Queen Anne resident Ken Cavallon did something on Sept. 13 that makes police nervous; he caught and held an alleged car prowler in front of his home in the 1900 block of 11th Ave. W.
Cavallon, the president and founder of the Interbay Football Club, e-mailed the News about nabbing the suspect, West Seattle resident Che Manuel Melendez.
According to his e-mail, Cavallon's wife spotted Melendez and two other men trying to steal his Land Rover's battery around 7:30 that Tuesday morning. She alerted her husband, who "shot out of the house and after a scramble broke the passenger side window and yanked this guy (Melendez) by the shirt collar out of the passenger side of the getaway car as one of his thug buddy's (sic) ran off and the other drove off at top speed...." Cavallon then held Melendez until police arrived and arrested him.
Cavallon said to let him know if the paper would like more details. The paper did, but Cavallon did not return a call for comment.
However, two police reports about the incident indicates the three suspects were allegedly trying to steal the Land Rover after breaking into the SUV and finding a spare ignition key. But the battery was dead.
So they took the battery out of his wife's Jeep Wrangler and were in the process of putting it into the Land Rover when they were caught, according to the police reports.
The reports indicated that Melendez and his two companions had also been involved in earlier car prowls in the area in which a car seat, 80 CDs in a leather holder and a Serius satellite-radio system were stolen from two Mazdas. The stolen items were found stacked up in a nearby alley and returned to the owners.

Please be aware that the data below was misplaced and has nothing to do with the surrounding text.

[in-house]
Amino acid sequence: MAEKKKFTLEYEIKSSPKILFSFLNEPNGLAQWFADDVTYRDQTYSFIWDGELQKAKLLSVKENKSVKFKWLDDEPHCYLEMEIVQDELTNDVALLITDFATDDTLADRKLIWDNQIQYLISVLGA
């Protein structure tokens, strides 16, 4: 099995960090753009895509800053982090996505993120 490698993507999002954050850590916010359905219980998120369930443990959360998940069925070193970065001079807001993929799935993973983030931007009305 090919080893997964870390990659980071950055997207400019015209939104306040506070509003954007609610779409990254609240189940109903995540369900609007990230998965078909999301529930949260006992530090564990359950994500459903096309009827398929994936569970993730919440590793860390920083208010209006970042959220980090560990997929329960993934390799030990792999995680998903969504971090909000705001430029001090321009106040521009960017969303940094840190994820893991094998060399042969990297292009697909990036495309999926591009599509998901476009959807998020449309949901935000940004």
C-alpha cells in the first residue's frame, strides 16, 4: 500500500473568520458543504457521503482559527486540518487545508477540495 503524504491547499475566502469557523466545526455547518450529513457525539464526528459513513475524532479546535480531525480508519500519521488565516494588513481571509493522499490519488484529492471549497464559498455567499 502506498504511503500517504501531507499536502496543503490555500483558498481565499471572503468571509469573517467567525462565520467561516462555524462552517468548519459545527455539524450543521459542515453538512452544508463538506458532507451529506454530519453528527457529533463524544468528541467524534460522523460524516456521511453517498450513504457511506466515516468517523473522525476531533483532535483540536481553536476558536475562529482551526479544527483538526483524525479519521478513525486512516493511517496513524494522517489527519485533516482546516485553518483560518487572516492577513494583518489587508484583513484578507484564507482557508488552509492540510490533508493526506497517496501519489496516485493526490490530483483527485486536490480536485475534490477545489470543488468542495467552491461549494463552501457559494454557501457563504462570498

Melendez claimed in one police report to be acting only as a lookout during the car prowls, adding that he was simply holding the hood up when the battery was allegedly stolen from the Jeep.
Melendez was arrested and booked into jail for car prowling and for a Mountlake Terrace warrant for possession of drug paraphernalia. The other two suspects, whom Melendez identified only by their first names, escaped and have not been arrested.
"We've charged this guy with two counts of vehicle prowling," said City Attorney Tom Carr. Melendez was released on his own recognizance. "The judge decided not to require bail," Carr said, adding that Melendez is a first-time offender and is probably facing 10 days in jail if convicted.
It's obvious from his e-mail that Cavallon was feeling pretty good about himself, but Seattle police don't recommend that others take the same action in similar circumstances, said police spokesman Sean Whitcomb.
"Ultimately, it is a personal decision to interject yourself between a criminal and a crime," he said. But doing so can be dangerous, Whitcomb warned.
"You don't know if the person is armed, and you don't want a property crime to escalate to a violent crime," he said. "What we would ask people to do if they're witnessing a crime is to call us, call 911 and report everything they see."